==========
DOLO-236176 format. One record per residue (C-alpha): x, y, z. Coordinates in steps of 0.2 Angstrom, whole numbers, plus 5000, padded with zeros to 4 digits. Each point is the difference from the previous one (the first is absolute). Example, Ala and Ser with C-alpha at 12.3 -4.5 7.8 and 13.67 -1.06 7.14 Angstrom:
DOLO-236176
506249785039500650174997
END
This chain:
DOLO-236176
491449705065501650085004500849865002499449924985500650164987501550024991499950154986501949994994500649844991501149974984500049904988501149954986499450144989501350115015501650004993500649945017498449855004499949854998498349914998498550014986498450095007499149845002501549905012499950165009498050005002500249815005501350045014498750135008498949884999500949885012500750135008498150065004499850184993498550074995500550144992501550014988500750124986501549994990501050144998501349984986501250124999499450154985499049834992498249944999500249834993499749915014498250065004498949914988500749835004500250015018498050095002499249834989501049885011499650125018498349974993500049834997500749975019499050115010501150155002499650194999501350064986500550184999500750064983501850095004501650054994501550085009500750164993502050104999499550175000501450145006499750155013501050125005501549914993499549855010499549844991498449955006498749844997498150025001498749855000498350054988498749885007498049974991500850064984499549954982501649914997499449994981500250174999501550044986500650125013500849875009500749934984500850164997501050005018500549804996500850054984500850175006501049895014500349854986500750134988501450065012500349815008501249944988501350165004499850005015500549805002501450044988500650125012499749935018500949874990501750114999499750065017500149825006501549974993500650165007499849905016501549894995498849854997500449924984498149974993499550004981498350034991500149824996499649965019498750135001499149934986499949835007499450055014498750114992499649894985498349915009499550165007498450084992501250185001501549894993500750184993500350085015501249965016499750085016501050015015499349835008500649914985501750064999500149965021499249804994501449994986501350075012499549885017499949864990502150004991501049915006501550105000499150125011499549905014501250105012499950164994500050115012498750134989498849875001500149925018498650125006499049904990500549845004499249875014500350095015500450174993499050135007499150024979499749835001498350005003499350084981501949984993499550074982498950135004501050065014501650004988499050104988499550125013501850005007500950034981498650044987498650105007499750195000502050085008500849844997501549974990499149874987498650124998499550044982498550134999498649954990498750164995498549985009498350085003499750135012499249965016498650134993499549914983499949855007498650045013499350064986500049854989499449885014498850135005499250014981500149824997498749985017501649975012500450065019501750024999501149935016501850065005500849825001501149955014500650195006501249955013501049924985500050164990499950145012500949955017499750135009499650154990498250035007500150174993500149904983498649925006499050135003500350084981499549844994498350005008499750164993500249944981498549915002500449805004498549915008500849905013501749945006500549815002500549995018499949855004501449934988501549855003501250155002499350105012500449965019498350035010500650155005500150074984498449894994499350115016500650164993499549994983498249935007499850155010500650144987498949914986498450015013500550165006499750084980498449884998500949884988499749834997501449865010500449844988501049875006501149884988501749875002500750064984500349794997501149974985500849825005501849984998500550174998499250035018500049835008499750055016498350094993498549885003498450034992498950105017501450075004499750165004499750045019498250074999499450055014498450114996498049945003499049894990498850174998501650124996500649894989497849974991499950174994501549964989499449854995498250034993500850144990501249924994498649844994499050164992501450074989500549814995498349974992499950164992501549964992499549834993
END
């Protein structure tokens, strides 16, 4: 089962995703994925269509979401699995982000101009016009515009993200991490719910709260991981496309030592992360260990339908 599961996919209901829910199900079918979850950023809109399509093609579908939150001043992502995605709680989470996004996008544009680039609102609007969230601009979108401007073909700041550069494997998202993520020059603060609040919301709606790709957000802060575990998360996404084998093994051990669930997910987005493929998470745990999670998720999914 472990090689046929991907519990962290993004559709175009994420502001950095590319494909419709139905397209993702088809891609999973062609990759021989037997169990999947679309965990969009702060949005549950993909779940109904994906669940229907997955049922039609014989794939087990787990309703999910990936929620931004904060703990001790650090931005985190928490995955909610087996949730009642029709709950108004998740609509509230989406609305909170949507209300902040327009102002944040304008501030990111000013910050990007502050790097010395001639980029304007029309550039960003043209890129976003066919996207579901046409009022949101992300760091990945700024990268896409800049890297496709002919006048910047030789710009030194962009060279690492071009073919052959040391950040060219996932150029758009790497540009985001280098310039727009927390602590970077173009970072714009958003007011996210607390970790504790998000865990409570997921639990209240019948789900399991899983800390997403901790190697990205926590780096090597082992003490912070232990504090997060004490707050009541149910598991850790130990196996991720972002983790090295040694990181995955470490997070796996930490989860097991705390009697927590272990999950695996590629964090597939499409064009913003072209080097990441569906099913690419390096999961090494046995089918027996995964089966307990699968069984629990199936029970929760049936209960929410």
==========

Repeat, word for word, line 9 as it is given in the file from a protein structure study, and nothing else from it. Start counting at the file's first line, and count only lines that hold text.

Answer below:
């Protein structure tokens, strides 16, 4: 089962995703994925269509979401699995982000101009016009515009993200991490719910709260991981496309030592992360260990339908 599961996919209901829910199900079918979850950023809109399509093609579908939150001043992502995605709680989470996004996008544009680039609102609007969230601009979108401007073909700041550069494997998202993520020059603060609040919301709606790709957000802060575990998360996404084998093994051990669930997910987005493929998470745990999670998720999914 472990090689046929991907519990962290993004559709175009994420502001950095590319494909419709139905397209993702088809891609999973062609990759021989037997169990999947679309965990969009702060949005549950993909779940109904994906669940229907997955049922039609014989794939087990787990309703999910990936929620931004904060703990001790650090931005985190928490995955909610087996949730009642029709709950108004998740609509509230989406609305909170949507209300902040327009102002944040304008501030990111000013910050990007502050790097010395001639980029304007029309550039960003043209890129976003066919996207579901046409009022949101992300760091990945700024990268896409800049890297496709002919006048910047030789710009030194962009060279690492071009073919052959040391950040060219996932150029758009790497540009985001280098310039727009927390602590970077173009970072714009958003007011996210607390970790504790998000865990409570997921639990209240019948789900399991899983800390997403901790190697990205926590780096090597082992003490912070232990504090997060004490707050009541149910598991850790130990196996991720972002983790090295040694990181995955470490997070796996930490989860097991705390009697927590272990999950695996590629964090597939499409064009913003072209080097990441569906099913690419390096999961090494046995089918027996995964089966307990699968069984629990199936029970929760049936209960929410």